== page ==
Can you please tell us a little bit about your project?

I asked people in my community a simple, complex question: What does water mean to you? Participants in the project drew, painted, wrote, and explored their answers in a collaborative art journal.

What made you want to start compiling this journal? And what first led to your interest in the field of water?

I’ve been working on personal art journals or sketchbooks for about a year. Through 1001journals.com, I started sending collaborative art journals to strangers around the world. I knew that I wanted to do a water-themed journal eventually … the opportunity to get academic credit kick-started this particular project.

I grew up in and around water. Canoing and swimming were a big part of my childhood. In high school, I started doing research work on water quality in a nearby watershed. I had really outstanding mentors and the experience made me passionate about issues surrounding water.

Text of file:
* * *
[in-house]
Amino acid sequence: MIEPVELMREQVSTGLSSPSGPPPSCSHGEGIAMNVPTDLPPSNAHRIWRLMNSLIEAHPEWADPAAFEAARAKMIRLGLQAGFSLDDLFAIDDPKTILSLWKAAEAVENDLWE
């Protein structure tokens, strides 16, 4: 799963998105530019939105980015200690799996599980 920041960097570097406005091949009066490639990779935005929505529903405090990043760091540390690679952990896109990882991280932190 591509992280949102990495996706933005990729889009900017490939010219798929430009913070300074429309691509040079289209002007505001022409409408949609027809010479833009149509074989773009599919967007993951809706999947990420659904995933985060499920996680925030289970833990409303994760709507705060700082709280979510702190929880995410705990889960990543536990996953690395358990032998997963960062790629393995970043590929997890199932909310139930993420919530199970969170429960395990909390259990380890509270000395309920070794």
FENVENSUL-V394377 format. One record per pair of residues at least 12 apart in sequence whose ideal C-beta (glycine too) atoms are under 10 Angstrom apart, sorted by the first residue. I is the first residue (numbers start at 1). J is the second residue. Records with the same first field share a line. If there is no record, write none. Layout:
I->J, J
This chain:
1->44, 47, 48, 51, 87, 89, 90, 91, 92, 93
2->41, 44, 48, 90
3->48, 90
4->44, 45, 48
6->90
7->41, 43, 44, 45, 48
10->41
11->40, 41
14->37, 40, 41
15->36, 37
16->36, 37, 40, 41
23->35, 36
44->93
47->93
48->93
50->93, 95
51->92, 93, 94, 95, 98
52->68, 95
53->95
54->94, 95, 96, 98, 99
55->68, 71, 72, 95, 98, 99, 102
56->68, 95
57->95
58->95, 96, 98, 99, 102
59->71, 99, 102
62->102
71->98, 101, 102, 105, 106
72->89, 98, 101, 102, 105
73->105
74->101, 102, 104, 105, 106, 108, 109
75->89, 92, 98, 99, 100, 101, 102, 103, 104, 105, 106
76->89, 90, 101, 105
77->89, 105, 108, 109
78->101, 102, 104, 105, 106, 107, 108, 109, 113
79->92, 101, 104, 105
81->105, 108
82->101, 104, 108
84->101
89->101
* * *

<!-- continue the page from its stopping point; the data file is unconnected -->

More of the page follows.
Where did you find your participants? How did people react to being asked to complete a journal page on water?

I passed it around my poetry class, coerced co-workers, and talked to strangers on the street. One of my goals was to get a diversity of perspectives on water.

Reactions to the project were overwhelmingly positive. Some people were overwhelmed by the scope of the topic, others dove right in and started drawing or writing. I had a harder time getting adults to participate. Many adults insisted that they weren’t artists; not one child refused a crayon.

What were some of the overarching themes that you found among the journal contributions?

My goal was to see if there was a cohesive ethic of stewardship with regard to water in my community. Many people associated water with intangibles. Beauty, life, and spiritual connection were among the things that participants found meaning in.